## A community for students. Sign up today

Here's the question you clicked on:

## PhoenixFire 2 years ago How do I use Gauss' Law to show that the electric field of any point inside (r<R ) the hollow sphere is 0?

• This Question is Closed
1. Pompeii00

The simple answer is because charges are present on the outer surface of the hollow sphere. The mathematical proof of this is as follows: Gauss' Law states: $\int\limits_{}^{}E*dA=\frac{ q^{enc} }{ \epsilon _{0} }$In most cases, Gauss' Law is useful because the electric field is constant, and so the integral simplifies immensely: $\int\limits_{}^{}E*dA=E \int\limits_{}^{}dA=EA=\frac{ q^{enc} }{ \epsilon _{0} }$Now the one thing we know is that the total charge enclosed is 0! There are no charges within the hollow sphere. Therefore: $EA=\frac{ q^{enc} }{ \epsilon _{0} }=\frac{ 0 }{ \epsilon _{0} }=0$So now, we have the expression: $EA = 0$And since there is obviously a positive value of area (non-zero), E has to be 0. Thus, we have proven conceptually and mathematically how Gauss' Law describes the interior of a hollow sphere as having E=0.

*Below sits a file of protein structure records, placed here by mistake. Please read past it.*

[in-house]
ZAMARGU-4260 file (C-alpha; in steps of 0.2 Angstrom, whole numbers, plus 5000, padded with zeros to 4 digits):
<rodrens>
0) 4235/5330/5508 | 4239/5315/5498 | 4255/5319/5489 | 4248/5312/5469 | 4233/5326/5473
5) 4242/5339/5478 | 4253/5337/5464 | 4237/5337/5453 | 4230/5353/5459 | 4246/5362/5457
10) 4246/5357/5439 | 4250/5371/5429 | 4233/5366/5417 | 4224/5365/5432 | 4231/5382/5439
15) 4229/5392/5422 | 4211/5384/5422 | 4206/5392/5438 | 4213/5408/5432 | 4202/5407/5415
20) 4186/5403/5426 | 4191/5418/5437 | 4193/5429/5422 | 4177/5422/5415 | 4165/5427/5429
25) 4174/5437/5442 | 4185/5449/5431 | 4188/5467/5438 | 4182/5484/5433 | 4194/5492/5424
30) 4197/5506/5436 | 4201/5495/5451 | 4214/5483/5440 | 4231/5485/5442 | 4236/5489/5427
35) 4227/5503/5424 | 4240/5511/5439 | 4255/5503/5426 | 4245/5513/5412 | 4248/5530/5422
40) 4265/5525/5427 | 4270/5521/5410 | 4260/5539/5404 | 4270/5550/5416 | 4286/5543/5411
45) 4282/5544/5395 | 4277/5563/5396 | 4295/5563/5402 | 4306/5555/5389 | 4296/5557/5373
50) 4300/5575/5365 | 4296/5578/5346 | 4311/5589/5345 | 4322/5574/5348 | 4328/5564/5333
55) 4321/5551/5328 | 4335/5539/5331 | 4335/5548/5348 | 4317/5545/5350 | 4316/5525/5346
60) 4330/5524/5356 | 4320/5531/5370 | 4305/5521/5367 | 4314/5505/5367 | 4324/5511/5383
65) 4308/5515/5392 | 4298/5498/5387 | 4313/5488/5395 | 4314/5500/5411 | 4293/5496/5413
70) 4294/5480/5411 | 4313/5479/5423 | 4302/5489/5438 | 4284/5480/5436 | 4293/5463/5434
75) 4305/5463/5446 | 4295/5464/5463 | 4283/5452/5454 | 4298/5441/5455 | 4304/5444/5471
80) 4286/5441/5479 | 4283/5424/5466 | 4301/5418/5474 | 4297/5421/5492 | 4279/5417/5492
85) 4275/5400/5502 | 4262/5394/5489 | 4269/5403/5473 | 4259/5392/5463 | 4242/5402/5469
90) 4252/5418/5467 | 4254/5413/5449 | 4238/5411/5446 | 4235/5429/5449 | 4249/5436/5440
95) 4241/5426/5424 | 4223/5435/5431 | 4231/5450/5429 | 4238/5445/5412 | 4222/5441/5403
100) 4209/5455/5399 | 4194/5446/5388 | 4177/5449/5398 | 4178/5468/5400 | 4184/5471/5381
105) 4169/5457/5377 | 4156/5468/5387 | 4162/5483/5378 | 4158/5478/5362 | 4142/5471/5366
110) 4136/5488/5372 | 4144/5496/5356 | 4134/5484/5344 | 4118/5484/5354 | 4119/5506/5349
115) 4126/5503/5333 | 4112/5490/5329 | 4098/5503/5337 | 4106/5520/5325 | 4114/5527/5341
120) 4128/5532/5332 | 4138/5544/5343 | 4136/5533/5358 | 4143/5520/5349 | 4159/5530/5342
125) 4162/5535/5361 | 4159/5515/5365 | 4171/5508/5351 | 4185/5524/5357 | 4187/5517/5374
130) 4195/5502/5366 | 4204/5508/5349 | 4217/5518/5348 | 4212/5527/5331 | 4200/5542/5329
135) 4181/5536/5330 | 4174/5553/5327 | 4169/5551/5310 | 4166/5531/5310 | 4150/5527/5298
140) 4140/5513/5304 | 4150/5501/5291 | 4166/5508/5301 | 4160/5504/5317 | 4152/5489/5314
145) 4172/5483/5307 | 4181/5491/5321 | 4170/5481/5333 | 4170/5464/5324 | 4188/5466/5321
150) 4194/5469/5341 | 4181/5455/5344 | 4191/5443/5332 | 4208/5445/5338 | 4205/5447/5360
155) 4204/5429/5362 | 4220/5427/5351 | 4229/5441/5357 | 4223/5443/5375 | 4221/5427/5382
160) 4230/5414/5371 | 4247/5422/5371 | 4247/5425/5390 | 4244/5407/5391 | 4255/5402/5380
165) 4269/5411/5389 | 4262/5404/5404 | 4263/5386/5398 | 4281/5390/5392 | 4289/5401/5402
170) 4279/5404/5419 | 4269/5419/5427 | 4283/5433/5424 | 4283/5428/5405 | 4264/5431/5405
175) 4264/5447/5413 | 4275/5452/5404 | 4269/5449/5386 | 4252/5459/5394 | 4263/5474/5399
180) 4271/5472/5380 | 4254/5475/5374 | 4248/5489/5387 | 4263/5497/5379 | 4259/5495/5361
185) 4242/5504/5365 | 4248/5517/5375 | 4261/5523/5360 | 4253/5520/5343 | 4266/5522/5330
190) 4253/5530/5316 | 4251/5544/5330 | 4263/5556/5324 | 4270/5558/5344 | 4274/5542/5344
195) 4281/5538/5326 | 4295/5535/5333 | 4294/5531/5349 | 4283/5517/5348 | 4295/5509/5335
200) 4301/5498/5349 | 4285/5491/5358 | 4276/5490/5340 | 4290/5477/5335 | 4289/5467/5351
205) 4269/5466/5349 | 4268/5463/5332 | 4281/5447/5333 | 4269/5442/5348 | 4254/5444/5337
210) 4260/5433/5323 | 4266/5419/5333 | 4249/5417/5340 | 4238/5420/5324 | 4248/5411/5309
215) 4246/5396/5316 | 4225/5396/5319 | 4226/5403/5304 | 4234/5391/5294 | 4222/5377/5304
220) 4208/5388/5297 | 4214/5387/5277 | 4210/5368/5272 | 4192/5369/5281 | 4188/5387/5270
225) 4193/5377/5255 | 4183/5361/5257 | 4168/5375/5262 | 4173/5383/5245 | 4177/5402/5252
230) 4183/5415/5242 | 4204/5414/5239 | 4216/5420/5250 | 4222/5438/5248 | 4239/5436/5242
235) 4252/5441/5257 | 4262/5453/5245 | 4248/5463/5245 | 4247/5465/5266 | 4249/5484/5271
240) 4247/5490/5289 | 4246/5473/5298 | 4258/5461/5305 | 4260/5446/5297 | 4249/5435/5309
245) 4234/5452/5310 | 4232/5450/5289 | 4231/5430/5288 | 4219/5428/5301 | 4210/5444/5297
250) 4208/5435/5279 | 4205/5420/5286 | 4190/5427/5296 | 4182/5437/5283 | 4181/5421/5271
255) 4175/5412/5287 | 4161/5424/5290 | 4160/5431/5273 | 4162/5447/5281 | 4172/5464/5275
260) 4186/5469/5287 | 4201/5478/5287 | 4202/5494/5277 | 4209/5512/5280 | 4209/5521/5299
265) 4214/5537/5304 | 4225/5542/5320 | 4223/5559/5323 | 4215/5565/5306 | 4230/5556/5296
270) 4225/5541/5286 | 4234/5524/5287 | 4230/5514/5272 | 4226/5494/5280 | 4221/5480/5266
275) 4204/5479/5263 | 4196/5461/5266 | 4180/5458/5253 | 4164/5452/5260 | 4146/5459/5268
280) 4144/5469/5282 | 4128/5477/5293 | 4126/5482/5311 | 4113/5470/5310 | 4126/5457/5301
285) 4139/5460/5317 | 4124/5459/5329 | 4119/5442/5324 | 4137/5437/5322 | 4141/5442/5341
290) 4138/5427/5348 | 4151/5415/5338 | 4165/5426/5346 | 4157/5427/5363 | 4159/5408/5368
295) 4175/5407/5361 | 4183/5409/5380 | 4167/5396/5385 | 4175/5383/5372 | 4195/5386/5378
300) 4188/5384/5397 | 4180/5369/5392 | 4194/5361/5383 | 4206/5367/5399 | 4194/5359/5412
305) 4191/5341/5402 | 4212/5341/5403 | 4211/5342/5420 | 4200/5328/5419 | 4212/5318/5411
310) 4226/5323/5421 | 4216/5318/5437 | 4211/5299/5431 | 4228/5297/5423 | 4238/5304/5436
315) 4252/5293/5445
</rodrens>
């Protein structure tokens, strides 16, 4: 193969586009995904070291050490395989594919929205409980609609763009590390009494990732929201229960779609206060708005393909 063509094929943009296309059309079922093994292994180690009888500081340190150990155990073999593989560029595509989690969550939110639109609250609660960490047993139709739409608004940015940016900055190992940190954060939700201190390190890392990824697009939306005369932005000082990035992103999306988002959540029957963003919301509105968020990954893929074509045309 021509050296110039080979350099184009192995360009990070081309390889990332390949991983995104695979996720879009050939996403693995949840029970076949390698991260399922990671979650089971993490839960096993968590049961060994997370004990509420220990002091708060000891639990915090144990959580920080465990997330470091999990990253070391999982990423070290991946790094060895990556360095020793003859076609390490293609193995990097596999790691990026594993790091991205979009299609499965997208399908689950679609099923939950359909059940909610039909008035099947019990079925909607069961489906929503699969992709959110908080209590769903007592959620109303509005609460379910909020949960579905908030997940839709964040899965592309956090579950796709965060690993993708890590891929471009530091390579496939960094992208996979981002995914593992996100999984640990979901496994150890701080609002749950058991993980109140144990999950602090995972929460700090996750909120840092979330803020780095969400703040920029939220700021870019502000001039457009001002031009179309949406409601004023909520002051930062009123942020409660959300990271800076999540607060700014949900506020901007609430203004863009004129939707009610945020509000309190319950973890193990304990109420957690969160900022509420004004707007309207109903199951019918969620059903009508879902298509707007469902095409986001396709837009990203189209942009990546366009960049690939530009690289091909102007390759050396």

2. PhoenixFire

@Pompeii00 Thank you! I understand now why it's 0.

#### Ask your own question

Sign Up
Find more explanations on OpenStudy
Privacy Policy